Research thematics

Our current research activities

Running the clock, catalytic reduction of small molecules such as CO2, N2 and O2


Activation of small molecules is a field of intense activity due to promising applications in energy storage, renewable fuels production, green chemistry and climate change mitigation. For example, carbon dioxide, one of the most important greenhouse gases in the atmosphere, is chemically inert, but it is possible to use it as a renewable feedstock and to transform it into fuels or useful products such as polymers. Understanding and controlling the transformation of such molecules are keys toward inventing scalable technologies that will lead to massive use of renewable energies to power the planet as well as to give energy access to everyone.

In an effort to contribute to these goals, we develop an original strategy combining spectroscopic, electrochemical and photochemical tools, methods and concepts to study the mechanistic aspects of reduction of CO2, N2 and O2, using earth abundant metal complexes either.

It led us to explore and model proton-coupled electron transfer reactivity in chemistry, to contribute to the theoretical analysis of electrochemical catalytic cyclic voltammetry responses allowing to benchmark molecular catalysts on rational ground. These fundamental studies in turn fuel the discovery and synthesis of new active catalysts, leading to unprecedented reactions such as CO2 electrochemical reduction to methanol with a Co complex or CO2 visible light driven conversion to methane with an Fe porphyrin.

CO2 catalytic reduction

Based on mechanistic studies mainly rooted in cyclic voltammetry, we have been developing earth abundant metal based catalysts able to reduce CO2 selectively and with high efficiency, such as Fe porphyrins, Co phthalocyanines and quaterpyridines. These catalysts may be used for the electrochemical conversion of CO2, either homogeneously dispersed in solution or deposited into thin films at the surface of conductive or semi-conductive electrodes. Alternatively, visible light driven conversion of the CO2 using appropriate sensitizer and electron donor also leads to remarkable catalytic activity.


We are currently developing multimetallic molecular catalysts and exploiting cooperative effects between the metals, as performed by some natural enzymes.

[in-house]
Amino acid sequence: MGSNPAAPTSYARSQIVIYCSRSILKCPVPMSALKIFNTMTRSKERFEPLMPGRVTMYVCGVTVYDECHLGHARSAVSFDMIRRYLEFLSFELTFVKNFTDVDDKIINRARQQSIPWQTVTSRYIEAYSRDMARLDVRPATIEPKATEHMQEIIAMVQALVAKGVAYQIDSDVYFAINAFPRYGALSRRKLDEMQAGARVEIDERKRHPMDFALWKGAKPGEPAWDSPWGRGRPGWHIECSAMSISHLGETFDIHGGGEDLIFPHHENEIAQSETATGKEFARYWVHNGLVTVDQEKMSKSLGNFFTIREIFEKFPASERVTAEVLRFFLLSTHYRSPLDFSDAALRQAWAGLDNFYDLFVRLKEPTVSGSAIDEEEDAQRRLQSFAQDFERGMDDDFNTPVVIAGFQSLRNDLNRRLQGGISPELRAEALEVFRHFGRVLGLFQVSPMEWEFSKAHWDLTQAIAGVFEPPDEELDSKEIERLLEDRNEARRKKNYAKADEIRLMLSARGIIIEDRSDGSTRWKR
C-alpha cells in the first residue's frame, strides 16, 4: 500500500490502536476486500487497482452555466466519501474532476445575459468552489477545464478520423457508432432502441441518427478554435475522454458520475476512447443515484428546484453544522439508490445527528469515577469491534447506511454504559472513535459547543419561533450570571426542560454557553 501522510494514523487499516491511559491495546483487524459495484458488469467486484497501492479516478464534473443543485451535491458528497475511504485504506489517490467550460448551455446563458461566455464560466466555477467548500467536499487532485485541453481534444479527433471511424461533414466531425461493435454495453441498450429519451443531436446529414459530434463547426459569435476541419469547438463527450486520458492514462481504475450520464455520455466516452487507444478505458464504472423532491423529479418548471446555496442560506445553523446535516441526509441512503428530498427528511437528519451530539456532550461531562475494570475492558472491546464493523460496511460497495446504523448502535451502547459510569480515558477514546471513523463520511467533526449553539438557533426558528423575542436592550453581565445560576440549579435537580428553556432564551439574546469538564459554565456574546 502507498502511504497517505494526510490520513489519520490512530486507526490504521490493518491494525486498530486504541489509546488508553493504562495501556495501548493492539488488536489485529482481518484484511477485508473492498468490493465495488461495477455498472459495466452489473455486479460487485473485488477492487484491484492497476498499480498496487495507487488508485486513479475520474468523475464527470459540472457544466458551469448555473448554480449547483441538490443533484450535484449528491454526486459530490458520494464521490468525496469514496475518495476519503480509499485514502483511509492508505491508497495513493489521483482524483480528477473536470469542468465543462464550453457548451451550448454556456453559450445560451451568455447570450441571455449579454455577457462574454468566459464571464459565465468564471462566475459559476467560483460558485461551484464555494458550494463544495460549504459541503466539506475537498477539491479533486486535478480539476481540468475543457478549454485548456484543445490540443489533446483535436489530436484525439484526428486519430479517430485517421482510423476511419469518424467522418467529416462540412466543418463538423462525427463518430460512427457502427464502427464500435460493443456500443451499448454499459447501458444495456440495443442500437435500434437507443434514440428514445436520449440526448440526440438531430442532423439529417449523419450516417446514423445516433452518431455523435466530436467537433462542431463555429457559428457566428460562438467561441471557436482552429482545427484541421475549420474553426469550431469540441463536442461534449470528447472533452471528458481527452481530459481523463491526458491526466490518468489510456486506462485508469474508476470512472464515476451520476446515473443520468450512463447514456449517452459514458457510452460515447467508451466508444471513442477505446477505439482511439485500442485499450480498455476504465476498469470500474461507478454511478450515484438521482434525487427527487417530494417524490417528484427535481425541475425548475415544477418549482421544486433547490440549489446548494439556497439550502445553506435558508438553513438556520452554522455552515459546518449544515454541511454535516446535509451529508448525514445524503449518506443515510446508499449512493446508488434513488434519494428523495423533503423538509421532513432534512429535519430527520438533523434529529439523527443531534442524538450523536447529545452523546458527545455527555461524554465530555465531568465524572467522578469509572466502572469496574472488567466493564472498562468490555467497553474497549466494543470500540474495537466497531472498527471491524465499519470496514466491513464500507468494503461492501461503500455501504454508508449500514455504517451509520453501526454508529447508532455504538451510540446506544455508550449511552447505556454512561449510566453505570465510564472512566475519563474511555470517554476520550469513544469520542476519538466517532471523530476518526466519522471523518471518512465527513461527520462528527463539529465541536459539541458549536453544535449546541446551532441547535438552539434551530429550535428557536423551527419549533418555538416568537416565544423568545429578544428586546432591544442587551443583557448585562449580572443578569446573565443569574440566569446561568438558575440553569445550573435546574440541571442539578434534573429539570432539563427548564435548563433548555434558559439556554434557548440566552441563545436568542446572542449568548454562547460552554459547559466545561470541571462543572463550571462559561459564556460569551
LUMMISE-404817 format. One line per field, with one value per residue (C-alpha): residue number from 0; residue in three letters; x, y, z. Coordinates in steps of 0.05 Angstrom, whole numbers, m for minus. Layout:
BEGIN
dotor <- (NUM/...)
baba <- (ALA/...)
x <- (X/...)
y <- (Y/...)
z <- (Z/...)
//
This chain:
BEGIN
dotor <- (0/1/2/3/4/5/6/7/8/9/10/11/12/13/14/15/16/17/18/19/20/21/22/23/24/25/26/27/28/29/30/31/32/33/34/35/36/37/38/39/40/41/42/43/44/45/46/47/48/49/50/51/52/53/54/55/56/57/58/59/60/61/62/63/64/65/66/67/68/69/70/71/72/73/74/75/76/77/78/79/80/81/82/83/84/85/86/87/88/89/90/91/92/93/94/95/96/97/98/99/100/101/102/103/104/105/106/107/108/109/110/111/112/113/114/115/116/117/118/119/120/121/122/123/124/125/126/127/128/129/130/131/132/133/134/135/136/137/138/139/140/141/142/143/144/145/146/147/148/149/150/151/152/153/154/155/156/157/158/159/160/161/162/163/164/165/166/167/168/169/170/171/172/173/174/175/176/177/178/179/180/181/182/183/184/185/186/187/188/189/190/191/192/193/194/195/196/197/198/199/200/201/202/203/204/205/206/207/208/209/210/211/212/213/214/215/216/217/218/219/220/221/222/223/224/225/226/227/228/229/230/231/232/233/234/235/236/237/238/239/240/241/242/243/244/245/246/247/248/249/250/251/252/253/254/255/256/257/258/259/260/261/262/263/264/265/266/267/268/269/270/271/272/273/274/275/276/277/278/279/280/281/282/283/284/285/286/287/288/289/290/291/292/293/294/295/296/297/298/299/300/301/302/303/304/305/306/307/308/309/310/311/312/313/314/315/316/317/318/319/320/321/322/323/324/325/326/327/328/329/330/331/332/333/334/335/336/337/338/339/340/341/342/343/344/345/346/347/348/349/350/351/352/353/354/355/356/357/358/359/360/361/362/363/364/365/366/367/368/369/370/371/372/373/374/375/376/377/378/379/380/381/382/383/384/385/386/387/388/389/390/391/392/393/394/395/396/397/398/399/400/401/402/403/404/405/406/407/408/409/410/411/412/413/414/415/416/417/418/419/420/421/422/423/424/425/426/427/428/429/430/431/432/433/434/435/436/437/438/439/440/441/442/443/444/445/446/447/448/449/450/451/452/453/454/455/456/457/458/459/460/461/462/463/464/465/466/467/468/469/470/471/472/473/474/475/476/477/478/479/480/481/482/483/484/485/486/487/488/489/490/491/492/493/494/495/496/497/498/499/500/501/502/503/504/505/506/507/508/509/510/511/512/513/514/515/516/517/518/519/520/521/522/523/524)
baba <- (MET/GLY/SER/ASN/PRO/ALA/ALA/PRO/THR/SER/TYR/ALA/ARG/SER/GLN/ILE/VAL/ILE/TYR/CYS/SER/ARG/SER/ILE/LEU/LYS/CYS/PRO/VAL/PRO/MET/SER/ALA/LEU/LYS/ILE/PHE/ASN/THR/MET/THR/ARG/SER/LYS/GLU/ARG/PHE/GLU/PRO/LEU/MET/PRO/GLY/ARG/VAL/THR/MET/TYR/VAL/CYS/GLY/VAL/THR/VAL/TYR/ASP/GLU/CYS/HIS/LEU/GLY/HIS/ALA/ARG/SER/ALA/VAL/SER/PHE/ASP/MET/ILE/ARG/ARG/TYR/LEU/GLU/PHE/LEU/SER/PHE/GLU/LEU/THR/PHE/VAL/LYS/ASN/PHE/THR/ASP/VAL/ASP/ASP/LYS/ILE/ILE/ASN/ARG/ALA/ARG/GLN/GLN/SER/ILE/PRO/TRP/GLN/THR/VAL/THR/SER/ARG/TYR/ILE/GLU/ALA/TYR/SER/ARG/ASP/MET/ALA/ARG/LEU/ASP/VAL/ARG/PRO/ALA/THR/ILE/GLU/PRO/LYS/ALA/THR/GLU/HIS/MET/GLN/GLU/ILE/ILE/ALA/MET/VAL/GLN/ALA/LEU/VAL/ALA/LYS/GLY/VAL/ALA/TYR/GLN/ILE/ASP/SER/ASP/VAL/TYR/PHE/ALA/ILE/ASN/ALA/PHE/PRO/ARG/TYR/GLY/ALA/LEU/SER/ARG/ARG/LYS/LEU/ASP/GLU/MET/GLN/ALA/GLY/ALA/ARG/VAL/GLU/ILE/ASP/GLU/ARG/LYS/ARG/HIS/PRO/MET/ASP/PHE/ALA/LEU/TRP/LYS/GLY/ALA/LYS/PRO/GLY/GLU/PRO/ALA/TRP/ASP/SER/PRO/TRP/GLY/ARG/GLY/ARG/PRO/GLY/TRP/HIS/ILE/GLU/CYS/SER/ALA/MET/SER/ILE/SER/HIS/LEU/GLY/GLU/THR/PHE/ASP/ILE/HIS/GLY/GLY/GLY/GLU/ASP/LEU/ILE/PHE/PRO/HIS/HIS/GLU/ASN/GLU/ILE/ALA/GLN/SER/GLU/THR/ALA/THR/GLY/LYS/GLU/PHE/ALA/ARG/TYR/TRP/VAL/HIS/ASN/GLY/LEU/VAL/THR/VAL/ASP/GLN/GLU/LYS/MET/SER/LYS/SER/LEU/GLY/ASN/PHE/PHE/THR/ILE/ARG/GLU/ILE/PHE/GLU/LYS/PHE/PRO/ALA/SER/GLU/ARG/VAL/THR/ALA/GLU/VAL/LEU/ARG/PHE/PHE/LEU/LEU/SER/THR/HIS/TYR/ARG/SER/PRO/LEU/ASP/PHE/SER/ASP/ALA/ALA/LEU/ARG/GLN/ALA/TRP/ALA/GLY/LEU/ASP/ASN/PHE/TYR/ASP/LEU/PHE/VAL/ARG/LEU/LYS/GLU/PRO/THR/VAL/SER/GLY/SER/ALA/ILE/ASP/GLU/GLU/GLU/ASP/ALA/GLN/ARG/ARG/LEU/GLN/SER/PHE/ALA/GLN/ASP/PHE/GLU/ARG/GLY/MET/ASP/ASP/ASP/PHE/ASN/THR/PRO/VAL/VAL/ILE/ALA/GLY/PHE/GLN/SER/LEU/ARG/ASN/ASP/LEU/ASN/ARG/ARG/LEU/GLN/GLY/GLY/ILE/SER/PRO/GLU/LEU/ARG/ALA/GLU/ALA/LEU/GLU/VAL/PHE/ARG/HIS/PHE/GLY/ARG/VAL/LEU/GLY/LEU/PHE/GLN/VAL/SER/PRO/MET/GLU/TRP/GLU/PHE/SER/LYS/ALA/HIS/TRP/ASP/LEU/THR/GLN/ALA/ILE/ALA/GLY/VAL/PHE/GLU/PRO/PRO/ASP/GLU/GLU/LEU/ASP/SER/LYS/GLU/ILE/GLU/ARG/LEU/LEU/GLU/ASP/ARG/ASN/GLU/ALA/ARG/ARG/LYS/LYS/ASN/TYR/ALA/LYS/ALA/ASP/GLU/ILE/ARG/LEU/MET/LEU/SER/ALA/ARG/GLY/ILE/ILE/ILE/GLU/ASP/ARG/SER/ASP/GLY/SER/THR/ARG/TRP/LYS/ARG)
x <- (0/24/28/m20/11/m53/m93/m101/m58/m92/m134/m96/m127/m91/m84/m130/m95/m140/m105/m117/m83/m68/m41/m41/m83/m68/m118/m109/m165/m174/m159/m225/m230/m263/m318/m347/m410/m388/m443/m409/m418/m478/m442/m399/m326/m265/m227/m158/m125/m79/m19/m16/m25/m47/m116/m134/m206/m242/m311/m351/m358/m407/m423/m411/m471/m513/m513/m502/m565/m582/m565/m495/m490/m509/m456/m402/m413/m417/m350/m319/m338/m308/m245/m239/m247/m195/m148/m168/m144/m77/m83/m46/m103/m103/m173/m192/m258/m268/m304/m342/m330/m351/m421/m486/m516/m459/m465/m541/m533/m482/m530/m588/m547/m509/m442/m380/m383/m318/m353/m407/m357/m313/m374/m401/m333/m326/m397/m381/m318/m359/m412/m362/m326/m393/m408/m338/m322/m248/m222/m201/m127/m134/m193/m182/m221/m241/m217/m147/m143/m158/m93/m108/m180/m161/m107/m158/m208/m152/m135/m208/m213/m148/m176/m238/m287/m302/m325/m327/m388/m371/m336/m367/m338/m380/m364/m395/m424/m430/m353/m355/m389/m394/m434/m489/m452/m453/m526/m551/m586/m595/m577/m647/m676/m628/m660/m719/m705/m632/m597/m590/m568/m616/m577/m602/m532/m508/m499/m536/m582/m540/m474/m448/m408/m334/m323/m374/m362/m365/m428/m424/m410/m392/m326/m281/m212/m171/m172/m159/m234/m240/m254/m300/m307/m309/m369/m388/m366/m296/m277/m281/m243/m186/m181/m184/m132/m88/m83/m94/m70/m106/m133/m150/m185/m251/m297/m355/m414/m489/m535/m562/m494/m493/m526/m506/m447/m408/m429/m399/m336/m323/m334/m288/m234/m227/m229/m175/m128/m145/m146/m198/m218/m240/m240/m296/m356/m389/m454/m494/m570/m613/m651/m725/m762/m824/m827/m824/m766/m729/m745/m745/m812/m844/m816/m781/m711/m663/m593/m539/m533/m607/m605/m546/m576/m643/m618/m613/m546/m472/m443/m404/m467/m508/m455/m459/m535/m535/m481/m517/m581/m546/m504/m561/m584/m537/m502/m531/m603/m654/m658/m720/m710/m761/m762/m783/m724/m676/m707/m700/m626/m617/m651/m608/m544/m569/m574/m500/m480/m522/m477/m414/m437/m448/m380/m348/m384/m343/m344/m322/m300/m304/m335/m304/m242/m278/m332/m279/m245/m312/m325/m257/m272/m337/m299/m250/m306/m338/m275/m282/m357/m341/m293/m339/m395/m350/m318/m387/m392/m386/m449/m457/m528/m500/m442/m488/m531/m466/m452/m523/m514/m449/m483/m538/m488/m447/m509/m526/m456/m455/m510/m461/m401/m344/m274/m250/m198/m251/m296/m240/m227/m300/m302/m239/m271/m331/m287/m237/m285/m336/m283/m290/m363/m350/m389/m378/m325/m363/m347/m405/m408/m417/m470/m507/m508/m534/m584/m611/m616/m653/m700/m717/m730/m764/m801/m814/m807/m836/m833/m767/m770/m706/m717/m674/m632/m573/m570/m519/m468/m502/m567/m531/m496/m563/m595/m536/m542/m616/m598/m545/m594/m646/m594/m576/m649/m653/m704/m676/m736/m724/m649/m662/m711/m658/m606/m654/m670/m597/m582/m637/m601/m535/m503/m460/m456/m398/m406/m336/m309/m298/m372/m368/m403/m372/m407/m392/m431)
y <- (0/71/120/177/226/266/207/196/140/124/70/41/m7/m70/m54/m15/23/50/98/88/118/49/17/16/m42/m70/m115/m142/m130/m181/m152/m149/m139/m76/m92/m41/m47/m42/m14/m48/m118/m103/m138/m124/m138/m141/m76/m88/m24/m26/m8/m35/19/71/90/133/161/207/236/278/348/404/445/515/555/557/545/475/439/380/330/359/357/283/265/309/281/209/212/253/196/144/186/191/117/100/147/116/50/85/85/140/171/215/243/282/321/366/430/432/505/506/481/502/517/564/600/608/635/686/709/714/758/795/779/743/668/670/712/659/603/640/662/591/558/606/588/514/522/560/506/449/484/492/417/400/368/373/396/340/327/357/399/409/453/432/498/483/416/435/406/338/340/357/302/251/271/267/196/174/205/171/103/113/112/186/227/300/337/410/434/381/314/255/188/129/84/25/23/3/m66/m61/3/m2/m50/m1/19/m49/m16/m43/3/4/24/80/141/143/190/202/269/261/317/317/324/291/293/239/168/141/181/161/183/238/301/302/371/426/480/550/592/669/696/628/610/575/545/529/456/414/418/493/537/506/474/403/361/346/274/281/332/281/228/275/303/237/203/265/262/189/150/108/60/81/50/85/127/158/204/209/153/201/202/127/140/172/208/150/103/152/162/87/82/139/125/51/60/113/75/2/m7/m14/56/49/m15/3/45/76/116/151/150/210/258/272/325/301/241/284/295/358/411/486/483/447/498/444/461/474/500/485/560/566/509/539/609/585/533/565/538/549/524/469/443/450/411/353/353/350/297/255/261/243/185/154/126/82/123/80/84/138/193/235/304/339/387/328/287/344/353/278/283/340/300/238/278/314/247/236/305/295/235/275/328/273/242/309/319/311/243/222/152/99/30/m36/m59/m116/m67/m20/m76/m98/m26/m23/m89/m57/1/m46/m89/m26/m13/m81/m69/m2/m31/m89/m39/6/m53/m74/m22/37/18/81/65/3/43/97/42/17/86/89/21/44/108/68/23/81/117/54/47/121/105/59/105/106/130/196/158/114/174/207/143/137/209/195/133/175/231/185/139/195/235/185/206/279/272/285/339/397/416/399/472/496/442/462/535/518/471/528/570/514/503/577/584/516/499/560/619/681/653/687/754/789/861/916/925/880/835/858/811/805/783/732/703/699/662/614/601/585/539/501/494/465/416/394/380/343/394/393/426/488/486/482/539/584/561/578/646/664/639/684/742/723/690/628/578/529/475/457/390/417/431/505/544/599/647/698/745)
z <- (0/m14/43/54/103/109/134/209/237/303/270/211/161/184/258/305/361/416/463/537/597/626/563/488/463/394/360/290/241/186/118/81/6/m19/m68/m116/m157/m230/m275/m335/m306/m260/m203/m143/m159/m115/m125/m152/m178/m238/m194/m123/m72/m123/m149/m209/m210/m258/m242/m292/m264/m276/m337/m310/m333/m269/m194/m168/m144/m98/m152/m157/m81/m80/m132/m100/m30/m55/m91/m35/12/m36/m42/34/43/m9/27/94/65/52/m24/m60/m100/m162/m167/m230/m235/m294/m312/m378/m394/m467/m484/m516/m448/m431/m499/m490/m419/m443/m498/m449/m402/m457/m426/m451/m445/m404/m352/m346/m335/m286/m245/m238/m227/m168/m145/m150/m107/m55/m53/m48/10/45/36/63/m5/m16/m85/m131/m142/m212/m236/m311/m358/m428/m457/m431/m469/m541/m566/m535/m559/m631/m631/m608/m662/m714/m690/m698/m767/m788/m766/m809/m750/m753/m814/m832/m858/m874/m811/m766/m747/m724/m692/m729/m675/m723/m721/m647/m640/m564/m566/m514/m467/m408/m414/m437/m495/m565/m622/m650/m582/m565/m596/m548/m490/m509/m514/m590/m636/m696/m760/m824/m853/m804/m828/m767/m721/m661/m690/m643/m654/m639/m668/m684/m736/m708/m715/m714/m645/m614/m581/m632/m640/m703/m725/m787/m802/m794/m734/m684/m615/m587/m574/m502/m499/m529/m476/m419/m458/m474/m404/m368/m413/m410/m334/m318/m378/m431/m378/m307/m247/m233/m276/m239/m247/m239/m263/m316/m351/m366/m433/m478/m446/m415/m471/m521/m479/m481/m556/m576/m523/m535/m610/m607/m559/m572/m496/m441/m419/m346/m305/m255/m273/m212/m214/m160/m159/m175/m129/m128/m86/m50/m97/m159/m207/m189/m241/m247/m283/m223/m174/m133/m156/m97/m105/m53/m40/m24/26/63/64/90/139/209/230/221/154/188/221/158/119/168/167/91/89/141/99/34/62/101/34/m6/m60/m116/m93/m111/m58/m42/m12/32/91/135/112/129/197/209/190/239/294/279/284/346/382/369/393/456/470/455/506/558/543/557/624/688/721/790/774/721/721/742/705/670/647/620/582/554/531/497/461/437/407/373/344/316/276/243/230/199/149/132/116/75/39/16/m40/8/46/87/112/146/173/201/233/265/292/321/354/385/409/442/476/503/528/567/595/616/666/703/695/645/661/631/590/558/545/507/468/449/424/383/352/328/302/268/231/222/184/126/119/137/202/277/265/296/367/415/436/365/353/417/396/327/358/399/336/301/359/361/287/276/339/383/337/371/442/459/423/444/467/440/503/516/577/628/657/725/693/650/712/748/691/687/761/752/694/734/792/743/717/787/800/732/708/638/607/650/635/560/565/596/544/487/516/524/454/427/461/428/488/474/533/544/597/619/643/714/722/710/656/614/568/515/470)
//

In parallel we develop lab-scale electrolyzers and photo-electrolyzers capable of converting carbon dioxide. This work is done in collaboration with industrial partners and paves the way to scalable renewable energy storage technologies using CO2 as a renewable feedstock.

N2 catalytic reduction

Conversion of nitrogen into ammonia is one of the most important industrial process, leading notably to nitrogen fertilizers. To understand these multi proton-coupled electron transfer processes, we are combining electrochemical and spectroscopic techniques. It drives us to the design of Fe and Mo molecular complexes able to efficiently catalyse the conversion of N2 in mild conditions at conductive electrodes.

O2 activation

Developing sustainable and eco-friendly chemical processes using molecular O2 for oxidative transformation of organic molecules in place of the commonly used environmentally damaging and/or energy demanding processes is an important issue. In Nature, metallo-enzymes such as Cytochromes P450 are able to activate O2 to perform oxidation reactions in mild conditions. Taking inspiration from these processes by designing biomimetic model metal complexes, we develop new experimental and mechanistic approaches to examine and understand the mechanisms and key intermediates involved in O2 activation.


Electrifying organometallic catalysis, toward green electrosynthesis

We are combining homogeneous catalysis and electrochemistry in order to develop atom and energy efficient transformations, ranging from CO2 reduction to anodic C-H bond activations. A dual experimental and theoretical approach is developed to both rationalize experimental findings and to benchmark the theory used to model the catalytic systems. Overall, these studies seek to explore novel approaches towards electrifying homogeneous catalysts for energy storage applications.”